I knew Todd would respond to this, and much more concisely & eloquently than I could, so I let him do it. Todd's right -- my own first boat was as he described (though the 6oz outside/4oz. inside was what came with the kit). He describes exactly what happened... bounced on a rock, outside had a little scrape, but it split the inside. It's not a difficult repair, but after a few too many of them, I ended up stripping the hull & re-glassing. That was not my idea of "fun"...

Retrospectively, I'm wondering if one layer on the outside might be preferable, not so much to save weight, but because it's much easier to repair rock scrapes/gouges in a single layer than double...?

But no, I won't be stripping the second layer off my boat any time soon. It's semi-retired, restricted to flatwater, so I don't have to fix it any more. Or so often, anyway. ;)
What Todd said. :)

And Mat,

Who said anything about "light fragile boats",
I want (and believe I built) canoes that are both lighter and stronger then with the std 6 oz layup.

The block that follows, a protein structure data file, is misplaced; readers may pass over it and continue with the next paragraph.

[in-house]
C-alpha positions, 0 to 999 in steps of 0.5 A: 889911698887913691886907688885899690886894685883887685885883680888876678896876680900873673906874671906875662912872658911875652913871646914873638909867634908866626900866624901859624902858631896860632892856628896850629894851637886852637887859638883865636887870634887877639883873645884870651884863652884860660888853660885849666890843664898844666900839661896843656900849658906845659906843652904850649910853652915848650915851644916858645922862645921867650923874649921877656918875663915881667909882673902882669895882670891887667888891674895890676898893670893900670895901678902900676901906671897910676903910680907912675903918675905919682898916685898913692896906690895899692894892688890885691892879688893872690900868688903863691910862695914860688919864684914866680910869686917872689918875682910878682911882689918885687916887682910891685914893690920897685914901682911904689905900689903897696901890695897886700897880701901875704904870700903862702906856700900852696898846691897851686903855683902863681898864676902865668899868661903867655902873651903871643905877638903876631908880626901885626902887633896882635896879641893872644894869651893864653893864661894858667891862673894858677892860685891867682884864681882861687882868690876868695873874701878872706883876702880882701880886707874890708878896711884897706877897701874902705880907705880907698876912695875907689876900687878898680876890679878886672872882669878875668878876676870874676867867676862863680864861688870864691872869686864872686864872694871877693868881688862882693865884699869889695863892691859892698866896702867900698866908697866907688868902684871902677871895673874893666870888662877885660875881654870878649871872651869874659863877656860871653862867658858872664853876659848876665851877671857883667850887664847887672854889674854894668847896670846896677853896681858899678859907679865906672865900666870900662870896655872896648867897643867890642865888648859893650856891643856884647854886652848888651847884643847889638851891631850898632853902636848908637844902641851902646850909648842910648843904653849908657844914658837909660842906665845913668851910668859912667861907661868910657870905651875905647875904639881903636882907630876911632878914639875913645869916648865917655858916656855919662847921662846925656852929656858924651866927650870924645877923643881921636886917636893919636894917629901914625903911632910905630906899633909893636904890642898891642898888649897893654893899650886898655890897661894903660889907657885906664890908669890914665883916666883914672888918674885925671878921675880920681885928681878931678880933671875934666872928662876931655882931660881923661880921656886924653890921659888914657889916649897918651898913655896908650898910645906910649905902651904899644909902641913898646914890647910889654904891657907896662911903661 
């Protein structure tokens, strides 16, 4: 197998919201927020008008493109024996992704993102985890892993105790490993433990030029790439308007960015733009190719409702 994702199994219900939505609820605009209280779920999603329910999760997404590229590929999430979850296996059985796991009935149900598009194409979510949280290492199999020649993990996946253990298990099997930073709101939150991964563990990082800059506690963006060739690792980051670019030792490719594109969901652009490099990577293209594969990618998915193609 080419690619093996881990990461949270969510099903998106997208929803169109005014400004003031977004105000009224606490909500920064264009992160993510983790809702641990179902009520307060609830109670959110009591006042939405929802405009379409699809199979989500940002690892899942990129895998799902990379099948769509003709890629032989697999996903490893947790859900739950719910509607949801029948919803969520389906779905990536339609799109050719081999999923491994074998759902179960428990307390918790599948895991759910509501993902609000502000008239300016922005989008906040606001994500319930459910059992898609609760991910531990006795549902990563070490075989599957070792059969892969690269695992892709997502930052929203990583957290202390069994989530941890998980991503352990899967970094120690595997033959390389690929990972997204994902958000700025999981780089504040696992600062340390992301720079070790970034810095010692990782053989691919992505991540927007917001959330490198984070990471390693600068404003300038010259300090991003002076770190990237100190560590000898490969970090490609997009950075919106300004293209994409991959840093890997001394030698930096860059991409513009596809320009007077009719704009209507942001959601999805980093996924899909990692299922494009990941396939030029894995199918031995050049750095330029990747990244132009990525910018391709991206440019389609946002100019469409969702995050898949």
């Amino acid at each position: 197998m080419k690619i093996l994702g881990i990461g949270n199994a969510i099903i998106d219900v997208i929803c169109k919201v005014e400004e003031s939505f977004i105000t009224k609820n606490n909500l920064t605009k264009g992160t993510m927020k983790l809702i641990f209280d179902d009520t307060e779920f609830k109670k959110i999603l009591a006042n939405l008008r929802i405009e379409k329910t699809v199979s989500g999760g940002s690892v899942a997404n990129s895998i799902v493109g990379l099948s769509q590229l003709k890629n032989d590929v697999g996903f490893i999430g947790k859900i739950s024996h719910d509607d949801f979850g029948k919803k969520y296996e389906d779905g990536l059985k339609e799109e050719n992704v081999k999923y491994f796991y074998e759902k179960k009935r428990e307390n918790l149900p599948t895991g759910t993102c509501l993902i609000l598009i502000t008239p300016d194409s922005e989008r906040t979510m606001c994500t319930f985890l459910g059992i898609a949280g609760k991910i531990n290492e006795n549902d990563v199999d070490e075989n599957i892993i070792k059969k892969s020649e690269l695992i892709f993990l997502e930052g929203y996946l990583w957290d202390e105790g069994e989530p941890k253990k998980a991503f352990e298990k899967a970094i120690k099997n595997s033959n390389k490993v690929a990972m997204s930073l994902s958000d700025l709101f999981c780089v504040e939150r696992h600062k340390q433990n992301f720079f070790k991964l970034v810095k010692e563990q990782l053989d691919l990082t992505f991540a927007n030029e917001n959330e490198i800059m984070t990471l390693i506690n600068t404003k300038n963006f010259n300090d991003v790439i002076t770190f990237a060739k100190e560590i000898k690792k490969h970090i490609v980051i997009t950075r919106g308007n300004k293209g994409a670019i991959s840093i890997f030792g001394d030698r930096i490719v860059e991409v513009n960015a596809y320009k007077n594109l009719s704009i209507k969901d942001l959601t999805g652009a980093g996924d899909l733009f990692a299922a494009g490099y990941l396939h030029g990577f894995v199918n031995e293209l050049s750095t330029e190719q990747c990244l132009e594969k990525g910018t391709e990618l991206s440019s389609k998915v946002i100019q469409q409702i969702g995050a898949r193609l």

Ya, I used to be able to portage the old grumman with no problem, but now that I'm older, the grumman got much heavier. :) (Just like how the rocks got harder.)

My goal for a (lake/BW) tripper canoe is 50 lbs, though I haven't and probably won't achieve that, the 2ed was 58 and the 3rd is likely to come in at about 53-54. Canoes 2 and 3 are 18.5 ft.

Aw, geez, it came out 3 pounds too light? Better start over! :D:D:D

Try taking about 1/4" of width off your wife's paddle, both sides, of course. Brely enough to notice visually, but will reduce the blade area by a good margin. Of course, then you run the risk of having her increase the cadence... Yeah, you're right... just rudder.

Now, the sail... Wouldn't it look great with a sail?